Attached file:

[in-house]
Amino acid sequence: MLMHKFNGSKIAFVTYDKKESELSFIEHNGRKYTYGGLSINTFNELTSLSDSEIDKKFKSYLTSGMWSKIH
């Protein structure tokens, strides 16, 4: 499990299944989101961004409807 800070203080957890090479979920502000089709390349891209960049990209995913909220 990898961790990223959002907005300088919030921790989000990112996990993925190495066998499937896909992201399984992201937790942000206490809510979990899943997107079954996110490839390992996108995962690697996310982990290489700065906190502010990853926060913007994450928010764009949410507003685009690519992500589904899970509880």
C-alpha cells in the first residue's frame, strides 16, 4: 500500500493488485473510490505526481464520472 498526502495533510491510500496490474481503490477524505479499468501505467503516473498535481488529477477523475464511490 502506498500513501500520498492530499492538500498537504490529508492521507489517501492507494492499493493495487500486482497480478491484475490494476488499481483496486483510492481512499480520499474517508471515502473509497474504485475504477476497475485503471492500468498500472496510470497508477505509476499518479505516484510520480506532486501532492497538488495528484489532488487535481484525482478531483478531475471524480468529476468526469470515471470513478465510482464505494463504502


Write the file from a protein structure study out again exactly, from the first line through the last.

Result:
[in-house]
Amino acid sequence: MLMHKFNGSKIAFVTYDKKESELSFIEHNGRKYTYGGLSINTFNELTSLSDSEIDKKFKSYLTSGMWSKIH
């Protein structure tokens, strides 16, 4: 499990299944989101961004409807 800070203080957890090479979920502000089709390349891209960049990209995913909220 990898961790990223959002907005300088919030921790989000990112996990993925190495066998499937896909992201399984992201937790942000206490809510979990899943997107079954996110490839390992996108995962690697996310982990290489700065906190502010990853926060913007994450928010764009949410507003685009690519992500589904899970509880």
C-alpha cells in the first residue's frame, strides 16, 4: 500500500493488485473510490505526481464520472 498526502495533510491510500496490474481503490477524505479499468501505467503516473498535481488529477477523475464511490 502506498500513501500520498492530499492538500498537504490529508492521507489517501492507494492499493493495487500486482497480478491484475490494476488499481483496486483510492481512499480520499474517508471515502473509497474504485475504477476497475485503471492500468498500472496510470497508477505509476499518479505516484510520480506532486501532492497538488495528484489532488487535481484525482478531483478531475471524480468529476468526469470515471470513478465510482464505494463504502